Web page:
I have encountered the following formula a couple of times (in different physics contexts which I do not have a good understanding of)

$$\int_{0}^\infty \frac{dt}{t}e^{-tx}=-\log x$$

Formally one can "derive" this formula by noting that $$\log x=\int \frac{dx}{x}=\int dx \int_0^\infty dte^{-xt}=-\int_0^\infty \frac{dt}{t}e^{-xt}$$ However, if one does this carefully I think one should obtain something like $$\int_{0}^\infty \frac{dt}{t}(e^{-tx}-e^{-t})=-\log x$$ which is convergent, but this is not how it is ever stated! To give an example, look at page 5 before equation 1.11 of the following paper http://arxiv.org/pdf/0804.1773v1.pdf (just substitute the equation just before to obtain the above formula). How should one use and interpret this equation? Is there some hidden regularization scheme which is obvious to everyone except me?

  • $\begingroup$ is that $log x$ or rather $ln x$ ? $\endgroup$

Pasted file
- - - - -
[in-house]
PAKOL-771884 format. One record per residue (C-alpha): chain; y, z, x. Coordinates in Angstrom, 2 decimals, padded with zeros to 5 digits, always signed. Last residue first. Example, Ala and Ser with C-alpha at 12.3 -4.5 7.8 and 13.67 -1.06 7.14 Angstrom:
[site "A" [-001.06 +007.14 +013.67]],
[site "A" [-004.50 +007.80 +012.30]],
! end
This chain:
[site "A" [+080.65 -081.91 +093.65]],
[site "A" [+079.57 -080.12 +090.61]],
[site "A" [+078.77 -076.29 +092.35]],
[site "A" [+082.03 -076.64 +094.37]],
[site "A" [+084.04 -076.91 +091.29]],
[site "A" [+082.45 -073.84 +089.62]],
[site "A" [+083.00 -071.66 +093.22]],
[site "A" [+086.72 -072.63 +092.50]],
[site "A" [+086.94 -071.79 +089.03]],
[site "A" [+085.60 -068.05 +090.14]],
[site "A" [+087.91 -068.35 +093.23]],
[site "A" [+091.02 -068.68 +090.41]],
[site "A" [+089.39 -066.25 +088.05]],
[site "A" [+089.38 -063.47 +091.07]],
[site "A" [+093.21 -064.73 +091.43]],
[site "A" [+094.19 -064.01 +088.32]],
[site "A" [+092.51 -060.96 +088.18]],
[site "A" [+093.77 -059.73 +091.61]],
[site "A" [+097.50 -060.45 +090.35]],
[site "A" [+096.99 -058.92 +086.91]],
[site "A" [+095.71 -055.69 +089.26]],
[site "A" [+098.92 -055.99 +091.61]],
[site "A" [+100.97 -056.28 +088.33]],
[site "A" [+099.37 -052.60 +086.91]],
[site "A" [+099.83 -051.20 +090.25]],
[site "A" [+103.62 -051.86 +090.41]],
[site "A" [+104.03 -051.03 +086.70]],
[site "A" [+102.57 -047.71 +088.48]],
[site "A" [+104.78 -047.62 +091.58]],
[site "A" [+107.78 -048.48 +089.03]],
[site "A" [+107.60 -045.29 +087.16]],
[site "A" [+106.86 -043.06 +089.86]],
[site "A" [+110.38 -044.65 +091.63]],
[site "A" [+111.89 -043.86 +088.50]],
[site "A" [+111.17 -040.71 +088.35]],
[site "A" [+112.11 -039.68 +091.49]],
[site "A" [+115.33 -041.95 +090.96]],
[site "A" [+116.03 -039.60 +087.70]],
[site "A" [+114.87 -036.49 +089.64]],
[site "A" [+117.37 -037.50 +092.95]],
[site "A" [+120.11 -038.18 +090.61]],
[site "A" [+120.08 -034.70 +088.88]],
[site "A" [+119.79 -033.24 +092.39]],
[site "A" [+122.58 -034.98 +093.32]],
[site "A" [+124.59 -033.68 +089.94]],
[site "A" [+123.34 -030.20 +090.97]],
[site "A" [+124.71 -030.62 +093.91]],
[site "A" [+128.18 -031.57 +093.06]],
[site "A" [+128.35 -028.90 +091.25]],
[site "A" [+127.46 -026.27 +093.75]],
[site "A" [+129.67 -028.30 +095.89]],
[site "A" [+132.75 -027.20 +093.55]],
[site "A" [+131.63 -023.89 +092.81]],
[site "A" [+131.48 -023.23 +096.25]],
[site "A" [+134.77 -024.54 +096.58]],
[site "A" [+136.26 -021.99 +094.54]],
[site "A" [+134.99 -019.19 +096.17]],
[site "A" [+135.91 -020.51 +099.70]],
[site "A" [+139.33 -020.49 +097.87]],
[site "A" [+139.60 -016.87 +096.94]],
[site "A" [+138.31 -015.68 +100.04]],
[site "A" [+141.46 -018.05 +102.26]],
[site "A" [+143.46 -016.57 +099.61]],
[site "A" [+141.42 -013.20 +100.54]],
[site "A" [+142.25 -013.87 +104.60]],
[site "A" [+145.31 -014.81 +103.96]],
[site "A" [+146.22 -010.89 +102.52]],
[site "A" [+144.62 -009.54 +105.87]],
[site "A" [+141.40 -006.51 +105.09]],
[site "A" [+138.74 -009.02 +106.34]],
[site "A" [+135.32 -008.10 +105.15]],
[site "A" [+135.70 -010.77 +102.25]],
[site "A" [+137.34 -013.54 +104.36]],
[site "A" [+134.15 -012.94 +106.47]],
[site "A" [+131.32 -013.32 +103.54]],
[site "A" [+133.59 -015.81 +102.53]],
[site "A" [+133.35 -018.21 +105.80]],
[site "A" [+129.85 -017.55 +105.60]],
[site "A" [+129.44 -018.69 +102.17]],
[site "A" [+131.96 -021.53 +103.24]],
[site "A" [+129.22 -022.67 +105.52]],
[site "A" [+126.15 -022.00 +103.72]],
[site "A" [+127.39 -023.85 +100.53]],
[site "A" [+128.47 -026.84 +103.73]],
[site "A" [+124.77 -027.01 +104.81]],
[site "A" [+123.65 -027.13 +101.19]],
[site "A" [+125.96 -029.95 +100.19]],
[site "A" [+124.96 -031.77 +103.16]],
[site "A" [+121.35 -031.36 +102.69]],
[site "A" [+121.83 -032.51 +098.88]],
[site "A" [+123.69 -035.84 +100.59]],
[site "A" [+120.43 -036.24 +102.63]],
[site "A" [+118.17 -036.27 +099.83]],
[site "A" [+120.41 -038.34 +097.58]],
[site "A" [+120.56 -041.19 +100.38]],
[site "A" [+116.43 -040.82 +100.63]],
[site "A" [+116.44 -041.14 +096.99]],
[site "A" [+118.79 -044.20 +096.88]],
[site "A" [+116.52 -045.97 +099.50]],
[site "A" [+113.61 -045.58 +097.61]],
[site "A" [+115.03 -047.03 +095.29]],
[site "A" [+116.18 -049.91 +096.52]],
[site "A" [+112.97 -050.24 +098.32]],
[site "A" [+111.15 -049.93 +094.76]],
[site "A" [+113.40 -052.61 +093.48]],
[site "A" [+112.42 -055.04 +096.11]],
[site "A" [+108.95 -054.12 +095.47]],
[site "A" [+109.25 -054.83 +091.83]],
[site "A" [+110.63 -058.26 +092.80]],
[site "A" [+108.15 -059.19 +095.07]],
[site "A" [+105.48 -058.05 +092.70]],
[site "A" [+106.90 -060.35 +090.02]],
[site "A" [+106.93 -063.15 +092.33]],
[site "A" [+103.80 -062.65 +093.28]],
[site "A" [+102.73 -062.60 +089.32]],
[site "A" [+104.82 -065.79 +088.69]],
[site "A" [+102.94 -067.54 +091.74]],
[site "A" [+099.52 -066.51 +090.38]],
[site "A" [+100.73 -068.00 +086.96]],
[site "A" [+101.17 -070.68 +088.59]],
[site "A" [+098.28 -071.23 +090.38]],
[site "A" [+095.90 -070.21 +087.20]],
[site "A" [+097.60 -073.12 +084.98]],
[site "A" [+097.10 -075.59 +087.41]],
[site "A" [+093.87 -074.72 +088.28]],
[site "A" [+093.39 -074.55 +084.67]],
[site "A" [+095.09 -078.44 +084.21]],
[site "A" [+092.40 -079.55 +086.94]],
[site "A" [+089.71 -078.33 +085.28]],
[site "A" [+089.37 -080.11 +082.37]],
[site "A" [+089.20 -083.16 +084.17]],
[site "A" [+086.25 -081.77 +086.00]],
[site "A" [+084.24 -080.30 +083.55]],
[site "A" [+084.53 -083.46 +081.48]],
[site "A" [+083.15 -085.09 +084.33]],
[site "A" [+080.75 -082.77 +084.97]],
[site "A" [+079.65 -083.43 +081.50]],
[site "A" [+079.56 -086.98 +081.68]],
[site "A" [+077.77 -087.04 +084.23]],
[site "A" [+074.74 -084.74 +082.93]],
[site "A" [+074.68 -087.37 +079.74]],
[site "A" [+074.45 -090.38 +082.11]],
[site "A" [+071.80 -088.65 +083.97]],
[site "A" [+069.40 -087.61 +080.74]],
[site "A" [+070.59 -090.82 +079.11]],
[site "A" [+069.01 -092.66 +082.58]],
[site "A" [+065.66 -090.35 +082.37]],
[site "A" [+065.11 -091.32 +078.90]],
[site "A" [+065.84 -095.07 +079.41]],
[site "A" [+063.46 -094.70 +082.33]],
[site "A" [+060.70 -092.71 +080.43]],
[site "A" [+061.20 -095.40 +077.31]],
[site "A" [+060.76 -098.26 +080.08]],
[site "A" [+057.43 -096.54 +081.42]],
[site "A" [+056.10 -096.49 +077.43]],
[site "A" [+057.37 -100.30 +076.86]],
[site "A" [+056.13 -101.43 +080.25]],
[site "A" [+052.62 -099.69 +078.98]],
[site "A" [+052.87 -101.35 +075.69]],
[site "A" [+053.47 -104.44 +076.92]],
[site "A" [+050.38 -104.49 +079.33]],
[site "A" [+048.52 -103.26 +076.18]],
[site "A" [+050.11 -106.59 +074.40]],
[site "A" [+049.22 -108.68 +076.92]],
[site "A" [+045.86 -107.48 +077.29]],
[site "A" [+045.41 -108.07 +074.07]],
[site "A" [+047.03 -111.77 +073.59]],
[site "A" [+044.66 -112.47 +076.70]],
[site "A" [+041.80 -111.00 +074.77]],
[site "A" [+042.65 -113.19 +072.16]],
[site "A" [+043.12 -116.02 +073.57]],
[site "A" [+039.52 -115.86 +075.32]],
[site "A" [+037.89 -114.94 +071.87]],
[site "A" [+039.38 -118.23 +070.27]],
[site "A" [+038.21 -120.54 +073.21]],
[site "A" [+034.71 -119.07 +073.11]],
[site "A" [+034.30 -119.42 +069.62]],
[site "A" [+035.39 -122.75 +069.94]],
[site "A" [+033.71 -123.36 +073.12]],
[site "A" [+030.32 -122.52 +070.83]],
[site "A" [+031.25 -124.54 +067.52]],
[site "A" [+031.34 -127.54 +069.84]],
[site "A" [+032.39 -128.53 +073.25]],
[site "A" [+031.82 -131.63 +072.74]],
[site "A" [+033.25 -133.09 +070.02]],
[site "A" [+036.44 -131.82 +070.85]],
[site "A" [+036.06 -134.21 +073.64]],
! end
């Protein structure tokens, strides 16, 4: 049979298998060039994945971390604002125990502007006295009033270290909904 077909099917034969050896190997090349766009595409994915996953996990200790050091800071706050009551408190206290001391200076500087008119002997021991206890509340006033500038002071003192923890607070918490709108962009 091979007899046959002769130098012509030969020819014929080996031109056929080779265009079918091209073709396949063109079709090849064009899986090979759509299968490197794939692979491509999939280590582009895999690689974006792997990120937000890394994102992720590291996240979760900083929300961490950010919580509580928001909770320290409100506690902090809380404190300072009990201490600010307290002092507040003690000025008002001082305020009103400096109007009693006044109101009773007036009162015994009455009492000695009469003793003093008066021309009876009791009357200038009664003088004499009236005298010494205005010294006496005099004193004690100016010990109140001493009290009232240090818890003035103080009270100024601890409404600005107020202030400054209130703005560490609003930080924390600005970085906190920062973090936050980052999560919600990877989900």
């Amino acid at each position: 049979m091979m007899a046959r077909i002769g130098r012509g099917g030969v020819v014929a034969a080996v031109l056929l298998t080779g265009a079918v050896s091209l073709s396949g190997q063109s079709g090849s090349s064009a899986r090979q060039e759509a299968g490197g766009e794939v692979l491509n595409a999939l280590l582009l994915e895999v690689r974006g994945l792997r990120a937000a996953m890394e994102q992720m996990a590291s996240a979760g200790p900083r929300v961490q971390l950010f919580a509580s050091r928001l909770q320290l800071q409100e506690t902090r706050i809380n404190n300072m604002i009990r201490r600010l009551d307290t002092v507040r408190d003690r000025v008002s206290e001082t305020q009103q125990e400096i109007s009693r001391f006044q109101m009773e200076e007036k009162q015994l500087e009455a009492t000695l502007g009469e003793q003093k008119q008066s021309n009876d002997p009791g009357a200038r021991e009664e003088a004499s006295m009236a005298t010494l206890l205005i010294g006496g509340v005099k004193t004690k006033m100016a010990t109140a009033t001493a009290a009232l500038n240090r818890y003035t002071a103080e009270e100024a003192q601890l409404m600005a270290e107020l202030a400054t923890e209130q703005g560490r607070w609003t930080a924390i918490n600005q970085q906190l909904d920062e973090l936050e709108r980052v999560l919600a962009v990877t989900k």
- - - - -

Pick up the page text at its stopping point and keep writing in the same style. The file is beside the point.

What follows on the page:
– docscience
    Mar 10, 2015 at 23:55
  • 1
    $\begingroup$ This is one of those cases where physicists happily interchange limits when it in fact can't be done. However, without understanding the context (and I don't understand it), I can't say what the justification is. $\endgroup$
    – Javier
    Mar 11, 2015 at 2:33

1 Answer 1


My guess would be that almost always in physics $x$ stands for a dimensionful quantity, then the logarithm cannot be well defined unless for a dimensionless ratio, i.e. log $(x/x_0)$. In which case you can apply the given formula which becomes perfectly convergent $$-\text{log }\left(\frac{x}{x_o}\right) =\int_0^{\infty}\frac{dt}{t}\left(e^{-tx} - e^{-tx_o} \right)$$


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